Photo: Auckland Museum [CC BY 4.0], via Wikimedia Commons

Say It Loud! 100 Great Protest Songs: Part 4 – Dead Kennedys to Steve Earle

PopMatters has scoured the musical spectrum for the best examples of the protest song form, including anthems of great popularity and obscurity alike. Stay tuned all week as we unveil the top 100.

The Cranberries: “Zombie” (1994)

Dolores O’Riordan’s striking voice enabled her to blend the tenderness and fury of public mourning in The Cranberries’ “Zombie”. She wrote the song in response to a 1993 IRA bombing in England in which two children, boys aged 12 and 3, were killed. As an Irish woman and a mother, O’Riordan was deeply affected by the tragedy and implored listeners to rethink the ongoing political violence that was hurting yet another generation. Commemorating her death in 2018, Paste recalled O’Riordan introducing “Zombie” at Woodstock ’94: “This song is our cry against man’s inhumanity to man, inhumanity to child,” she said. “And war, babies dying, and Belfast, and Bosnia, and Rwanda.”

O’Riordan’s anger shines in the harsh guitar and drums that level out the incongruity of her singing, which varies from a near whisper to a shout as she mournfully condemns the IRA. The BBC banned The Cranberries’ video of “Zombie” due to its controversial intermingling of clips of armed soldiers and young boys playing at war, along with O’Riordan herself, cast entirely in gold, standing in front of a cross and surrounded by children also cast in gold. These visual juxtapositions aptly represent the song’s expression of discord and discontent. – Linda Levitt

Bruce Springsteen: “The Ghost of Tom Joad” (1995)

Tom Joad was the hero of John Steinbeck’s 1939 novel, The Grapes of Wrath. He was portrayed by Henry Fonda in John Ford’s film adaptation, and he was the subject of Woody Guthrie’s “Tom Joad”. Tom departs each version telling his aged mother as he runs off to escape the police that she can find him wherever people are oppressed. Springsteen, like Guthrie, echoes “Joe Hill”, and makes Joad’s exit lines more explicitly political: “Wherever somebody’s strugglin’ to be free / Look in their eyes, Mom, you’ll see me.” “The Ghost of Tom Joad” implies that the ’90s are much like the ’30s: “Hot soup on a campfire under the bridge / Shelter line stretchin’ ’round the corner / Welcome to the new world order.”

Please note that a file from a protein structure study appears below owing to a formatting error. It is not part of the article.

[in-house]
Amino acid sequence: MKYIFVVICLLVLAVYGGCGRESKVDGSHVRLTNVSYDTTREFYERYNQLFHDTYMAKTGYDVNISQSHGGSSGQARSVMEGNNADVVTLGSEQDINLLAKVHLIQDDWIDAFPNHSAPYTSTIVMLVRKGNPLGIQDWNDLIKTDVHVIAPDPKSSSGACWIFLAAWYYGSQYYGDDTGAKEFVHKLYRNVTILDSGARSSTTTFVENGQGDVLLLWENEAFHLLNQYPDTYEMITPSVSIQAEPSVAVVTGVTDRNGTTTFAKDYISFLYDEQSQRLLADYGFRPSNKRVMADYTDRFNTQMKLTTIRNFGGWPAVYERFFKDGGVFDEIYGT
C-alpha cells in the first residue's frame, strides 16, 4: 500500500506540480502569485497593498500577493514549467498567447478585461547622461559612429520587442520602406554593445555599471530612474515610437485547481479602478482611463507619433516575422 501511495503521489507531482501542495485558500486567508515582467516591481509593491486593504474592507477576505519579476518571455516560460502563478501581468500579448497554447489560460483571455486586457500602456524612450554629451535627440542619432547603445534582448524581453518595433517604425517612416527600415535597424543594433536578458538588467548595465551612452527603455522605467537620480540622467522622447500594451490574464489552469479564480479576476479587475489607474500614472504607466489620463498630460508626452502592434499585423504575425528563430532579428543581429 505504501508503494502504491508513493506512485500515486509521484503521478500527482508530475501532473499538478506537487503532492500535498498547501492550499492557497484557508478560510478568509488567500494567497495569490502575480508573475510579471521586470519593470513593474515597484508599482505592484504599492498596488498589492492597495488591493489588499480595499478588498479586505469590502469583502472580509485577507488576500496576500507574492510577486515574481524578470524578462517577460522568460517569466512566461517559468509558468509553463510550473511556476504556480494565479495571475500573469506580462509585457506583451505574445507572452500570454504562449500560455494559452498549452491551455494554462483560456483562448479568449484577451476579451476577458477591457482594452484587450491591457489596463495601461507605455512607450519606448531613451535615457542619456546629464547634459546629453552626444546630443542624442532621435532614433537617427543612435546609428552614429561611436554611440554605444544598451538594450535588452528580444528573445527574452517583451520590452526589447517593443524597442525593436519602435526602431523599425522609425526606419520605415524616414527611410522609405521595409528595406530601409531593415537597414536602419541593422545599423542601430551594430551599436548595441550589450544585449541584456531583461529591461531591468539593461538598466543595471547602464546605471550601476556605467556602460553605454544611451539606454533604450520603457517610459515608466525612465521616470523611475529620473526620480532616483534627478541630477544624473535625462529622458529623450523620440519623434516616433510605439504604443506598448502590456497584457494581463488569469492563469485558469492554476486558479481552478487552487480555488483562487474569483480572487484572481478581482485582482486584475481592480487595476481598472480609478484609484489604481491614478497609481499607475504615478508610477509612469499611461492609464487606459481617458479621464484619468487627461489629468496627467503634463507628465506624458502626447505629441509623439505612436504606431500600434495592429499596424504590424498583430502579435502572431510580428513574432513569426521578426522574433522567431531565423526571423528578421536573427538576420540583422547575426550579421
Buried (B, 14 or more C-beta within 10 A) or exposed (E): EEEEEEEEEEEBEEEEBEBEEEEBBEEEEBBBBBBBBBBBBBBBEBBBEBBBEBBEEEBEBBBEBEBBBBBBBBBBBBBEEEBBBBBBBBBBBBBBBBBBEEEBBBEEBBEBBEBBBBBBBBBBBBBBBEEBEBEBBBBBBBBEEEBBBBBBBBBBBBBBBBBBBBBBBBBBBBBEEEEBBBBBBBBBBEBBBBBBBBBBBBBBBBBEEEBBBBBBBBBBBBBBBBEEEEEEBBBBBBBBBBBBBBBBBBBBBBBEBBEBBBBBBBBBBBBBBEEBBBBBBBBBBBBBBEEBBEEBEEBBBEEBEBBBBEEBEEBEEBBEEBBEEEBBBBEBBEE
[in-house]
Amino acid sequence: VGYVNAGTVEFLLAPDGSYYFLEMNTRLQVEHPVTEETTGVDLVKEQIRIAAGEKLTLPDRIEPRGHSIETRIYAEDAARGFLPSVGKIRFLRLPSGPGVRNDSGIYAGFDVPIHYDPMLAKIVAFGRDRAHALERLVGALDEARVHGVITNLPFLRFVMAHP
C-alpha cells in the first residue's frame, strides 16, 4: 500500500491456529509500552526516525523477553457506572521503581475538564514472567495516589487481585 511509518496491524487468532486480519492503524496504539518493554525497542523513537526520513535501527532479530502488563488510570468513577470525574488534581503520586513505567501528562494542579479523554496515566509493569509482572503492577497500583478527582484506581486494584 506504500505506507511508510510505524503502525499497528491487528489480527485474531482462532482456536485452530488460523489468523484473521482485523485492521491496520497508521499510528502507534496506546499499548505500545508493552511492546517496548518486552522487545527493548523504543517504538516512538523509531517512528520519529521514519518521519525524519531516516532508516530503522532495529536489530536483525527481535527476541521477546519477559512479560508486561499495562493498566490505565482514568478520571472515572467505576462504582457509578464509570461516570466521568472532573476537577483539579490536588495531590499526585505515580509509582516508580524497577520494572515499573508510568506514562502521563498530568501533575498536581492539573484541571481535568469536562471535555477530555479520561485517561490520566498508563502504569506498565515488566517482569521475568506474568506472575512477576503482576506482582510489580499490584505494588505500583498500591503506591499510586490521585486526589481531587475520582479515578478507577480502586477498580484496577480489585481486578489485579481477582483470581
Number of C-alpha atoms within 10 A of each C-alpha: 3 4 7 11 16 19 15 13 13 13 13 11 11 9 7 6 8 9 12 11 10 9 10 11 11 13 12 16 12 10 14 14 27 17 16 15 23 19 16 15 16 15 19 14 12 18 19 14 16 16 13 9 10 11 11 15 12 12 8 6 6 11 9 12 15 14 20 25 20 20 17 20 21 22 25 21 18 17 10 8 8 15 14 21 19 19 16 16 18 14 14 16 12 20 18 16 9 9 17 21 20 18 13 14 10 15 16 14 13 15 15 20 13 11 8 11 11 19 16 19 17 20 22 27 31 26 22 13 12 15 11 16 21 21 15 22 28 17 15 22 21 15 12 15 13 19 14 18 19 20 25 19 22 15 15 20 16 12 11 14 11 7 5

The last line is an ironic invocation of American triumphalism at the end of the Cold War. The chorus picks up on another symbol of American optimism, one that Springsteen himself has often celebrated: “The highway is alive tonight / But nobody’s kiddin’ nobody about where it goes.” The tune is spare, but it is mournful and emotionally powerful, unlike the more distanced songs on Nebraska. Mourning is appropriate since Tom Joad is now a ghost and it is unclear whether the struggle he represents is alive or dead. – David R. Shumway

Super Furry Animals: “The Man Don’t Give a Fuck” (1996)

This limited-edition single from Wales’ greatest living rock band didn’t get much radio play (“Warning!” reads its advisory sticker, “This track contains the word ****! 50 times!”), but it still managed to climb to number 22 on the UK charts. The offending word comes from the song’s main hook, a sample of Steely Dan’s “Showbiz Kids” — “You know they don’t give a fuck about anybody else” — and is repeated, ad infinitum, throughout the slam-dunk glaze of the mesmerizing chorus. It’s a brainwashing and desensitizing refrain, but then, that’s the point. The song’s cloudy verses find modern-day listlessness the byproduct of manipulative governments: “Now there’s nothing much to do / But sit and rot in front of televisions” because “Out of focus ideology / Keep the masses from majority.”